Officially, retiree health and pension costs are already set to consume more than a quarter of the state budget over the next 30 years. But the state’s official numbers grossly underestimate Illinois’ true retirement costs. If the real cost of pensions and retiree health insurance were properly measured and paid for, they would consume an untenable 50 percent of the state’s annual budget.

That fact shows that without massive reforms, retirement costs are going to damage Illinois beyond repair. The state has no choice but to dramatically reduce its unfunded obligations.

Illinois’ “other” retirement debt

Illinois provides 567,000 public sector workers and retirees with subsidized retiree health insurance benefits. Beneficiaries include state employees and retirees (including state workers, public university employees, judges, and lawmakers), who participate in the State Employee Group Insurance Program (SEGIP); teachers in the Teachers’ Retirement Insurance Program (TRIP); and community college employees in the College Insurance Program (CIP).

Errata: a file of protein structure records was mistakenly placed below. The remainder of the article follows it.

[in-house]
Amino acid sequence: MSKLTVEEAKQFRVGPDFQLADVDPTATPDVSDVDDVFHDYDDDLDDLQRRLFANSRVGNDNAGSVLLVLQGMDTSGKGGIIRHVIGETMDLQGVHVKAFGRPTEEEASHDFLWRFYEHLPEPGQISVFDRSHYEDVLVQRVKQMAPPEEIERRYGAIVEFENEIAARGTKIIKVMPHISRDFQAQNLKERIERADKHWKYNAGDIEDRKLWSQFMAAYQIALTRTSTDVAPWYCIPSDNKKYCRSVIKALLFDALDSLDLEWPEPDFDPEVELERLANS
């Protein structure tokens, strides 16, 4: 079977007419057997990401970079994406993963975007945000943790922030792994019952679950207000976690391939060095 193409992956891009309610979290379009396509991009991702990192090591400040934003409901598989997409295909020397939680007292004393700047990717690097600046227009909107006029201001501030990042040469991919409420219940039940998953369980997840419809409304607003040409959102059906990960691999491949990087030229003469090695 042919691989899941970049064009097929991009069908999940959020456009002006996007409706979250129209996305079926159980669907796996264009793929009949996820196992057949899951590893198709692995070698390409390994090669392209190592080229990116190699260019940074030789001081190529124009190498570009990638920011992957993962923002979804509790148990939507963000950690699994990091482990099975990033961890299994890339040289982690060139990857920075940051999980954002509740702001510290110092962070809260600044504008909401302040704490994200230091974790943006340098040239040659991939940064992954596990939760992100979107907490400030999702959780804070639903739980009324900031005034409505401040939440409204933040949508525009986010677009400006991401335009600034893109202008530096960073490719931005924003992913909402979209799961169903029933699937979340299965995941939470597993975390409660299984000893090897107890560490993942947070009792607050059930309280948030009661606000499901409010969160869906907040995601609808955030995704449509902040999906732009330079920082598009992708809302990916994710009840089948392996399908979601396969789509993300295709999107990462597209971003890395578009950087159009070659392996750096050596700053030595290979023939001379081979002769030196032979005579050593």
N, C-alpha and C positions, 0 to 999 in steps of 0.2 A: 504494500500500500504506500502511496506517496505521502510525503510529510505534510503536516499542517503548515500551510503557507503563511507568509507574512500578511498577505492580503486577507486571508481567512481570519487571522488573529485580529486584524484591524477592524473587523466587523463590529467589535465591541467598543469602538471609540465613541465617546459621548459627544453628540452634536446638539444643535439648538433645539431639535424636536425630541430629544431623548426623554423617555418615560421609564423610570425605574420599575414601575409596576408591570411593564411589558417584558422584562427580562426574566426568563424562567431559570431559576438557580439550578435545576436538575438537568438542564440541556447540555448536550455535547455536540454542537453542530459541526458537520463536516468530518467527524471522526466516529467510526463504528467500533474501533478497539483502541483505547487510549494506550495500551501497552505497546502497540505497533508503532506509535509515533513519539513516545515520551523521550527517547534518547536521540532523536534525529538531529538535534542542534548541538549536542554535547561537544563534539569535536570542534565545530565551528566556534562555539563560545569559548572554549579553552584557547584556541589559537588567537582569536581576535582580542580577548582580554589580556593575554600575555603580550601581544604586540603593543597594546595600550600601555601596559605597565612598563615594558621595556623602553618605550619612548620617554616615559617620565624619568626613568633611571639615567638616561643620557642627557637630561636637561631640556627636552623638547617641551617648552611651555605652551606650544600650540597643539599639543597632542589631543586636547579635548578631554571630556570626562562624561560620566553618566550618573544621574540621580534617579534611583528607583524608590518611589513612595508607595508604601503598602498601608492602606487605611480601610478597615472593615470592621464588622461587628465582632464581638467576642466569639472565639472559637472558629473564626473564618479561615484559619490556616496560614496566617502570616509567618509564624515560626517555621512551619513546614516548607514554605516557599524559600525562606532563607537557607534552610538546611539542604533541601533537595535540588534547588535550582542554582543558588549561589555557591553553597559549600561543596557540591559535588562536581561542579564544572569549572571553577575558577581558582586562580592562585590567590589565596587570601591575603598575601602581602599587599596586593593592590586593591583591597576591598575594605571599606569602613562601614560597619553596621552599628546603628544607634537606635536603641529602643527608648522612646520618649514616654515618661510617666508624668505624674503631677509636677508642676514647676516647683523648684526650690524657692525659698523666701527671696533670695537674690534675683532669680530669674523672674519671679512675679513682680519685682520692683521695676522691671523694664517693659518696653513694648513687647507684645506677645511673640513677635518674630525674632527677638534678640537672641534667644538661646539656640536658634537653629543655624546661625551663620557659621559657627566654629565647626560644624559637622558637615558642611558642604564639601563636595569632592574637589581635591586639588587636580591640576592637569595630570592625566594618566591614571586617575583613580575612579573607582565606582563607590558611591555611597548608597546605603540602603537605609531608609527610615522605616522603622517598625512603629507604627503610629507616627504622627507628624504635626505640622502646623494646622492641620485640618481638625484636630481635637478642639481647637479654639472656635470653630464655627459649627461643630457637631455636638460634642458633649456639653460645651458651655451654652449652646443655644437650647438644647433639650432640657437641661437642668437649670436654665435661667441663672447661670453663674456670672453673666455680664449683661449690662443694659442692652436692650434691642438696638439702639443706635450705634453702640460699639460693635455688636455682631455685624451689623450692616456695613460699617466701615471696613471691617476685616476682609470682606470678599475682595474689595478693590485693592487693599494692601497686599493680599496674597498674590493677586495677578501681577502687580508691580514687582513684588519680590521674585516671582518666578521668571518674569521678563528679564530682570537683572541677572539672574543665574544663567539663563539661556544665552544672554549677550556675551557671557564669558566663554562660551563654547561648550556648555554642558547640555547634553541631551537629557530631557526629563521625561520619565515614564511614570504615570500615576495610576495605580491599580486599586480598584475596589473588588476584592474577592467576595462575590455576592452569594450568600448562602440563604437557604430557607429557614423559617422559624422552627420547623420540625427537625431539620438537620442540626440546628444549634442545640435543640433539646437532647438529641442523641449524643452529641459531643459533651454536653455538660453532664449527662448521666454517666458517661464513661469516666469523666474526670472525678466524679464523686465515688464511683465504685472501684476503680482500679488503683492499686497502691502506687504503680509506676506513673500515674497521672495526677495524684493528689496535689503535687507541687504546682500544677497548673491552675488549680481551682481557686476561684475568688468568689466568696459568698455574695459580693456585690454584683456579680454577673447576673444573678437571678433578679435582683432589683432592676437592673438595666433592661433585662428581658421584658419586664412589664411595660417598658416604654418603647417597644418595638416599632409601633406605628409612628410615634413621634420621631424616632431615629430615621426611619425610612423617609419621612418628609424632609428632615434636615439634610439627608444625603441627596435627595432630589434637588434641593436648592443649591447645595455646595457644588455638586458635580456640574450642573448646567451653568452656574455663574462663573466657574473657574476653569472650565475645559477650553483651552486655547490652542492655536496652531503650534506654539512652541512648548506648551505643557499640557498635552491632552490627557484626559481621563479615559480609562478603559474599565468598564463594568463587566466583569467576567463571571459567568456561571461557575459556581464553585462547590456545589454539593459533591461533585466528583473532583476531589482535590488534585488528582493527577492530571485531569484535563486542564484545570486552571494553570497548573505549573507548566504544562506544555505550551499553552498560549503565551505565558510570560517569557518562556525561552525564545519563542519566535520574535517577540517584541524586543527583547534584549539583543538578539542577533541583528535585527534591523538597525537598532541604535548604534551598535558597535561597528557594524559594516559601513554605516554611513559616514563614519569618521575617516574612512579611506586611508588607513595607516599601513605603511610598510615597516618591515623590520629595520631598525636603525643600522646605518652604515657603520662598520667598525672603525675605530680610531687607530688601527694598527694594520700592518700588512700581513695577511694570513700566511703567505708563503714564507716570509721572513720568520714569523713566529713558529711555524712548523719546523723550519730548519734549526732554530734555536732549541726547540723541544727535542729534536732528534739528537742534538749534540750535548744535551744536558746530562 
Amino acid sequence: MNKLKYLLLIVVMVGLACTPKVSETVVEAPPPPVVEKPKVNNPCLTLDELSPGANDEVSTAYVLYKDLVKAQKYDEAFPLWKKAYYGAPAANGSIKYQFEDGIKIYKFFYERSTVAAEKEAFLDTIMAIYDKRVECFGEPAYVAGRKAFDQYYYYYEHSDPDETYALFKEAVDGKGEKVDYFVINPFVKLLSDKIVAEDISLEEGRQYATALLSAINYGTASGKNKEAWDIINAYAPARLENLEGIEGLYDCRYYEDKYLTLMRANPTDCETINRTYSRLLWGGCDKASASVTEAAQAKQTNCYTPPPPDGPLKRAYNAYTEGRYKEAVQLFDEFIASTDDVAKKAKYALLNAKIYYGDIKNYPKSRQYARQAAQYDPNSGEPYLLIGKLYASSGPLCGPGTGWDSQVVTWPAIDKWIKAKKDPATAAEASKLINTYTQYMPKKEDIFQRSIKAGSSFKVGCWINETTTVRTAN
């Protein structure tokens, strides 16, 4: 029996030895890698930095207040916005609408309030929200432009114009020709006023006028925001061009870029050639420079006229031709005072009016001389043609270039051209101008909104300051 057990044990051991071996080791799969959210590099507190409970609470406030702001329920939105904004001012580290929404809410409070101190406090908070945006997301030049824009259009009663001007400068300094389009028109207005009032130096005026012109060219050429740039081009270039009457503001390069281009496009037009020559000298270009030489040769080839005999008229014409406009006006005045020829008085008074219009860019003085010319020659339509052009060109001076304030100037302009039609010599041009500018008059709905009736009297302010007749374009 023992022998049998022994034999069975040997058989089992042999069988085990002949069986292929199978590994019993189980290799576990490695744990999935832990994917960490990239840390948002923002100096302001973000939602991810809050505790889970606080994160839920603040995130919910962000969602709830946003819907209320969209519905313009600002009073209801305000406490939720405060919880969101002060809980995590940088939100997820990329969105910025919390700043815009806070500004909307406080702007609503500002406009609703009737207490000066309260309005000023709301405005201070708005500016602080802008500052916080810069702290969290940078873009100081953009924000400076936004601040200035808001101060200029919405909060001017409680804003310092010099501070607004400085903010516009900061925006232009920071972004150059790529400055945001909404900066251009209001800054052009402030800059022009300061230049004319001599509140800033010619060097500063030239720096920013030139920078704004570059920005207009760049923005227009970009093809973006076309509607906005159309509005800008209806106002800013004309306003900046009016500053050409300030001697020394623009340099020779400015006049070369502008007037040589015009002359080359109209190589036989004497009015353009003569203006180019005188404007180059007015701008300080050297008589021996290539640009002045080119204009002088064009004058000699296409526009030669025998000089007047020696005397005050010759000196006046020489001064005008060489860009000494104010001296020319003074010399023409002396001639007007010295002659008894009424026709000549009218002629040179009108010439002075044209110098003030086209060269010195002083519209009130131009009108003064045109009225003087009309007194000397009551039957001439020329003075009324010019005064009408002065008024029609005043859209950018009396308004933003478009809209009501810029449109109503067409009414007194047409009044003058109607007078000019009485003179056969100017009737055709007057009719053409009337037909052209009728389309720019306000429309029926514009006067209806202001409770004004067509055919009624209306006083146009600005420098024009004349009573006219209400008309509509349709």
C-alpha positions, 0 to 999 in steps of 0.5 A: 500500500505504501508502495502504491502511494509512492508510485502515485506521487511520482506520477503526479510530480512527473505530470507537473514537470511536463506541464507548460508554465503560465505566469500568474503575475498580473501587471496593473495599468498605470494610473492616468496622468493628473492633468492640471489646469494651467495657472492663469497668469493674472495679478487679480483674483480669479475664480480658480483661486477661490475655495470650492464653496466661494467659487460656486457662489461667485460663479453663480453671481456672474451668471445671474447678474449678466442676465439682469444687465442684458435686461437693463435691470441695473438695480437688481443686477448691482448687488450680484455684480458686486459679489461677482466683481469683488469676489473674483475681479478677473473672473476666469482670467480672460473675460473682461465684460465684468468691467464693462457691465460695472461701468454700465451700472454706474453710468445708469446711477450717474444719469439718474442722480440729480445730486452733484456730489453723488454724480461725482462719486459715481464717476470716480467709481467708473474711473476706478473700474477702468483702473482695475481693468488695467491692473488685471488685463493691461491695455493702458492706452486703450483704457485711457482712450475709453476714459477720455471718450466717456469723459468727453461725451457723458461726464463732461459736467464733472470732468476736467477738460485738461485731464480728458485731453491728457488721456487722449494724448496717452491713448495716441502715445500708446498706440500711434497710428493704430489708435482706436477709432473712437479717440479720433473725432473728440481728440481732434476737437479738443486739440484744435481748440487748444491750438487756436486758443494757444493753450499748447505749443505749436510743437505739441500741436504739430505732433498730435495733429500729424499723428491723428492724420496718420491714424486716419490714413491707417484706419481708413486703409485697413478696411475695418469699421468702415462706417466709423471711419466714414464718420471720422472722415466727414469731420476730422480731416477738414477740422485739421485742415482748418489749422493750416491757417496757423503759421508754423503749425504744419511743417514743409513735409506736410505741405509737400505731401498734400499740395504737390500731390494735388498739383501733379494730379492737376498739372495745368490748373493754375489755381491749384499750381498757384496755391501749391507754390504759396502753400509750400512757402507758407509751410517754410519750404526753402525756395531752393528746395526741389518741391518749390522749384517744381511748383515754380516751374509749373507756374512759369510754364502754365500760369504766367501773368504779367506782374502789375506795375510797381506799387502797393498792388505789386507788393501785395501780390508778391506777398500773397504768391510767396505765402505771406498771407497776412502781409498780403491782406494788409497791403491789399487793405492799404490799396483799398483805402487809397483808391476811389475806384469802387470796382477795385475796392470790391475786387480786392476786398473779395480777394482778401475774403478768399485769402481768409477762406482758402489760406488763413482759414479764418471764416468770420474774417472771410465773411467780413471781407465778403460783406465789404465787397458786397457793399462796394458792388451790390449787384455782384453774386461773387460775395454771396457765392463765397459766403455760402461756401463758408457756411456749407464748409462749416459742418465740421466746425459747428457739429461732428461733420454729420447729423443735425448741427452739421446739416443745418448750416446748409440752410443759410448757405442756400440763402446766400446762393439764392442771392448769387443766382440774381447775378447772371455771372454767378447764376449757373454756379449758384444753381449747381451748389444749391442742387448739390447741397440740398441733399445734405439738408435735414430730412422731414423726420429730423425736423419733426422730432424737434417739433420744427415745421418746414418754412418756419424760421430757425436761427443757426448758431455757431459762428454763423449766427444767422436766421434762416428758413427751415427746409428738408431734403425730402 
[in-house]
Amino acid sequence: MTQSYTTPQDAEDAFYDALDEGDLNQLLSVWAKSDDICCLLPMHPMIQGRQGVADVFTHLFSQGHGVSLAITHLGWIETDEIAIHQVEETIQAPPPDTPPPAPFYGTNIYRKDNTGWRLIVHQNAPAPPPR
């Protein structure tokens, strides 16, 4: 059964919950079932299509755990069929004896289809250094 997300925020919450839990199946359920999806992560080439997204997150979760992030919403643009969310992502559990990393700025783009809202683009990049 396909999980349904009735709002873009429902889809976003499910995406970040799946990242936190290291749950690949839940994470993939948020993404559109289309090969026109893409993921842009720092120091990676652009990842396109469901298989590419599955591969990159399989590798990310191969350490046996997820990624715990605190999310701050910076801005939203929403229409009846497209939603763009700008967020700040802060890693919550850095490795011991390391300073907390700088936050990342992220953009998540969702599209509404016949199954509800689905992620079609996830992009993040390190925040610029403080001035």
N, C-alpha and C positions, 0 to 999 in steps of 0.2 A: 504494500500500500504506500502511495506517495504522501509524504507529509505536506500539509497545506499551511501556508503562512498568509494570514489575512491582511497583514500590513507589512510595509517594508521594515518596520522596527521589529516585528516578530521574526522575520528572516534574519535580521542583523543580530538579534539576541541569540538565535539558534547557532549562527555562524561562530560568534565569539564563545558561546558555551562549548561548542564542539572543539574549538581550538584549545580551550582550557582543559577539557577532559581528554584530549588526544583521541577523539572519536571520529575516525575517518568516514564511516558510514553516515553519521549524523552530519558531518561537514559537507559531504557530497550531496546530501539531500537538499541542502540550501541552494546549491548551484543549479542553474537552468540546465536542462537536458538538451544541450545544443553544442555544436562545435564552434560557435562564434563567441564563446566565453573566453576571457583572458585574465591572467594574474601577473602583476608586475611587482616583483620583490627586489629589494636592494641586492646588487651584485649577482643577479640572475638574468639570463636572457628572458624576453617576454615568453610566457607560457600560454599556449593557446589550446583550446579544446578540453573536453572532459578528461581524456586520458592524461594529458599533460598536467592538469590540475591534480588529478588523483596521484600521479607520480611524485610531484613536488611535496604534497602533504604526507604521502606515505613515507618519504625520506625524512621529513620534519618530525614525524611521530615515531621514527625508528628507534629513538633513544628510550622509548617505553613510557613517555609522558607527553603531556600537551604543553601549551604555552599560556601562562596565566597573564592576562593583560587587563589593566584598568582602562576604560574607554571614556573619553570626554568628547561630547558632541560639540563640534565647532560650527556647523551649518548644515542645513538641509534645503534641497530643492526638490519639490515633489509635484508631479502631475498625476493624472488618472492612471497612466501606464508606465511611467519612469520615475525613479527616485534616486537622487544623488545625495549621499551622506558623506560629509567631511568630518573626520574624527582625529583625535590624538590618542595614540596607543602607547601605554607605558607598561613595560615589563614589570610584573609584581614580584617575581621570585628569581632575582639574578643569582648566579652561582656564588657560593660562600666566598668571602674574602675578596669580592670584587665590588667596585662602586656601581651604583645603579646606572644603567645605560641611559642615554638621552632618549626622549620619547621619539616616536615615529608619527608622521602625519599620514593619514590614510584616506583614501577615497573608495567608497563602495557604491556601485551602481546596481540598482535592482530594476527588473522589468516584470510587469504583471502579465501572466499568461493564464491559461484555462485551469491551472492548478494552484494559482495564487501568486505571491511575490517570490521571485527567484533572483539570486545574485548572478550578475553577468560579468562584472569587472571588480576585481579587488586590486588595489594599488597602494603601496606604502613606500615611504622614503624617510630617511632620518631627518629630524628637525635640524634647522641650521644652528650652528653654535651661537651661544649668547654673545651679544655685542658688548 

SEGIP provides the most lucrative health insurance benefits of the three systems. SEGIP members with 20-plus years of service receive free health insurance during retirement. (The system current provides state workers with a 5 percent discount on their retiree health insurance for every year of work, maxing out at 100 percent for 20 years of work. Retirees who retired before 1998 earned free health insurance after just 8 years of service – the minimum vesting requirement.)

According to a 2011 study by Mercer on behalf of the Commission on Government Forecasting and Accountability (COGFA), most SEGIP members end up receiving free insurance: “Roughly three fourths of current retirees have at least twenty years of service and, therefore, do not have to pay contributions.”